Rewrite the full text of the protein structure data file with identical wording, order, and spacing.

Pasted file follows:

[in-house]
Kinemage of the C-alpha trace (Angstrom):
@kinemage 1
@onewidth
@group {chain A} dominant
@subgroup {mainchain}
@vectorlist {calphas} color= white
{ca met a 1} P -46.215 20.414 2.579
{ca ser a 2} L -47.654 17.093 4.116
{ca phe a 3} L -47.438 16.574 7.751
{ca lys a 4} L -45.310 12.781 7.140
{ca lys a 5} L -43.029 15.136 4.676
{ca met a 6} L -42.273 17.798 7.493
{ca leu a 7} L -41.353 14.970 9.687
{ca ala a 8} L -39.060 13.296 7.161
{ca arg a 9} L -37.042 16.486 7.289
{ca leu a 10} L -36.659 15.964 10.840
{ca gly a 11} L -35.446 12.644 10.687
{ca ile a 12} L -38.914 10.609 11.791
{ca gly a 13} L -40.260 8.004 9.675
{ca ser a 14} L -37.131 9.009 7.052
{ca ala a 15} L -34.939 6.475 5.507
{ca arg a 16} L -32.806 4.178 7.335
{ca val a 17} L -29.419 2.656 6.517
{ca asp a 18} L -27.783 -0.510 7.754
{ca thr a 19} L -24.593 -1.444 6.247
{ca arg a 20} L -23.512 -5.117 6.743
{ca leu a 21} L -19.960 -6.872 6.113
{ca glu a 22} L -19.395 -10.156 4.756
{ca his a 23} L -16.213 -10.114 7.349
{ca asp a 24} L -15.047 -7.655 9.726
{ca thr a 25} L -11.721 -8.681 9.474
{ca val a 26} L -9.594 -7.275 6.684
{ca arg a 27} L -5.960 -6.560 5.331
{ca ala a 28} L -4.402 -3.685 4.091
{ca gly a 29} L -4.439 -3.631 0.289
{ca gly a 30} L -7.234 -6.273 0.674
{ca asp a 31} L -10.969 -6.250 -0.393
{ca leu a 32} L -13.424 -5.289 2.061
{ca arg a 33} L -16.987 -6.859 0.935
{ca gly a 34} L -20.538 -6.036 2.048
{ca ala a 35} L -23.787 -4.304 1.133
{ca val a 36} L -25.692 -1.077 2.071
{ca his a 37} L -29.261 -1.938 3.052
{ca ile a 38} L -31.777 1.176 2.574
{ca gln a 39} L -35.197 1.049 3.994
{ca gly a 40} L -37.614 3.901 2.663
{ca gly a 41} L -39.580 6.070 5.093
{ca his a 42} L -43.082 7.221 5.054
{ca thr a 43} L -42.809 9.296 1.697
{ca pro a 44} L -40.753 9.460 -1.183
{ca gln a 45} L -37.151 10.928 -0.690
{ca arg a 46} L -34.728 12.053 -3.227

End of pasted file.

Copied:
[in-house]
Kinemage of the C-alpha trace (Angstrom):
@kinemage 1
@onewidth
@group {chain A} dominant
@subgroup {mainchain}
@vectorlist {calphas} color= white
{ca met a 1} P -46.215 20.414 2.579
{ca ser a 2} L -47.654 17.093 4.116
{ca phe a 3} L -47.438 16.574 7.751
{ca lys a 4} L -45.310 12.781 7.140
{ca lys a 5} L -43.029 15.136 4.676
{ca met a 6} L -42.273 17.798 7.493
{ca leu a 7} L -41.353 14.970 9.687
{ca ala a 8} L -39.060 13.296 7.161
{ca arg a 9} L -37.042 16.486 7.289
{ca leu a 10} L -36.659 15.964 10.840
{ca gly a 11} L -35.446 12.644 10.687
{ca ile a 12} L -38.914 10.609 11.791
{ca gly a 13} L -40.260 8.004 9.675
{ca ser a 14} L -37.131 9.009 7.052
{ca ala a 15} L -34.939 6.475 5.507
{ca arg a 16} L -32.806 4.178 7.335
{ca val a 17} L -29.419 2.656 6.517
{ca asp a 18} L -27.783 -0.510 7.754
{ca thr a 19} L -24.593 -1.444 6.247
{ca arg a 20} L -23.512 -5.117 6.743
{ca leu a 21} L -19.960 -6.872 6.113
{ca glu a 22} L -19.395 -10.156 4.756
{ca his a 23} L -16.213 -10.114 7.349
{ca asp a 24} L -15.047 -7.655 9.726
{ca thr a 25} L -11.721 -8.681 9.474
{ca val a 26} L -9.594 -7.275 6.684
{ca arg a 27} L -5.960 -6.560 5.331
{ca ala a 28} L -4.402 -3.685 4.091
{ca gly a 29} L -4.439 -3.631 0.289
{ca gly a 30} L -7.234 -6.273 0.674
{ca asp a 31} L -10.969 -6.250 -0.393
{ca leu a 32} L -13.424 -5.289 2.061
{ca arg a 33} L -16.987 -6.859 0.935
{ca gly a 34} L -20.538 -6.036 2.048
{ca ala a 35} L -23.787 -4.304 1.133
{ca val a 36} L -25.692 -1.077 2.071
{ca his a 37} L -29.261 -1.938 3.052
{ca ile a 38} L -31.777 1.176 2.574
{ca gln a 39} L -35.197 1.049 3.994
{ca gly a 40} L -37.614 3.901 2.663
{ca gly a 41} L -39.580 6.070 5.093
{ca his a 42} L -43.082 7.221 5.054
{ca thr a 43} L -42.809 9.296 1.697
{ca pro a 44} L -40.753 9.460 -1.183
{ca gln a 45} L -37.151 10.928 -0.690
{ca arg a 46} L -34.728 12.053 -3.227